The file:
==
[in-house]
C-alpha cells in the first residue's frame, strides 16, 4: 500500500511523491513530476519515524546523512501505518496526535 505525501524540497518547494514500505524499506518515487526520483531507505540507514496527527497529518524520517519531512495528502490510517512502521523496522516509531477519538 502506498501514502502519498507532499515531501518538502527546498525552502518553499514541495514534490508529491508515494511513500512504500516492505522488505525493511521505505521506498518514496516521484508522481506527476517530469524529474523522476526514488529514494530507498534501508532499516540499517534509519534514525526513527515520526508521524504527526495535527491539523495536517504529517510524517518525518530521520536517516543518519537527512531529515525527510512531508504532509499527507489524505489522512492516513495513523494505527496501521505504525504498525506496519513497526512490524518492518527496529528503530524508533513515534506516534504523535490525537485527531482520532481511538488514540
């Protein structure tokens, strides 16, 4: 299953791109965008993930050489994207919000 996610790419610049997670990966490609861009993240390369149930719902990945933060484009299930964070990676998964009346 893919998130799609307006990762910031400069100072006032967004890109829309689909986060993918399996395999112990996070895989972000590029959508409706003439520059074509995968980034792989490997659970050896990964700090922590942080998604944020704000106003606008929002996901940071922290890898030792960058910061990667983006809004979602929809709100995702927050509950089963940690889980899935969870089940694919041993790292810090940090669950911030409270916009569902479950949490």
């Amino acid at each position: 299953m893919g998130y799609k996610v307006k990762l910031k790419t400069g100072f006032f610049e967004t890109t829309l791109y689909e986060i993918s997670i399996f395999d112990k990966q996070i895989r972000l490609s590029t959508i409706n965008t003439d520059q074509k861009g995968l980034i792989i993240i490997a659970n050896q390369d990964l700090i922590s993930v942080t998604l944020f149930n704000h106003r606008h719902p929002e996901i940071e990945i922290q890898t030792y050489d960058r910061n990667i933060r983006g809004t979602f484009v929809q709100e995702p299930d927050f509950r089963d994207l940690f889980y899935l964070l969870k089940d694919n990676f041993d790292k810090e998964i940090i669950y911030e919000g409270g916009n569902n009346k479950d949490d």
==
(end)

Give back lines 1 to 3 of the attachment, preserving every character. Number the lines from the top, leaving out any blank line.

[in-house]
C-alpha cells in the first residue's frame, strides 16, 4: 500500500511523491513530476519515524546523512501505518496526535 505525501524540497518547494514500505524499506518515487526520483531507505540507514496527527497529518524520517519531512495528502490510517512502521523496522516509531477519538 502506498501514502502519498507532499515531501518538502527546498525552502518553499514541495514534490508529491508515494511513500512504500516492505522488505525493511521505505521506498518514496516521484508522481506527476517530469524529474523522476526514488529514494530507498534501508532499516540499517534509519534514525526513527515520526508521524504527526495535527491539523495536517504529517510524517518525518530521520536517516543518519537527512531529515525527510512531508504532509499527507489524505489522512492516513495513523494505527496501521505504525504498525506496519513497526512490524518492518527496529528503530524508533513515534506516534504523535490525537485527531482520532481511538488514540
């Protein structure tokens, strides 16, 4: 299953791109965008993930050489994207919000 996610790419610049997670990966490609861009993240390369149930719902990945933060484009299930964070990676998964009346 893919998130799609307006990762910031400069100072006032967004890109829309689909986060993918399996395999112990996070895989972000590029959508409706003439520059074509995968980034792989490997659970050896990964700090922590942080998604944020704000106003606008929002996901940071922290890898030792960058910061990667983006809004979602929809709100995702927050509950089963940690889980899935969870089940694919041993790292810090940090669950911030409270916009569902479950949490």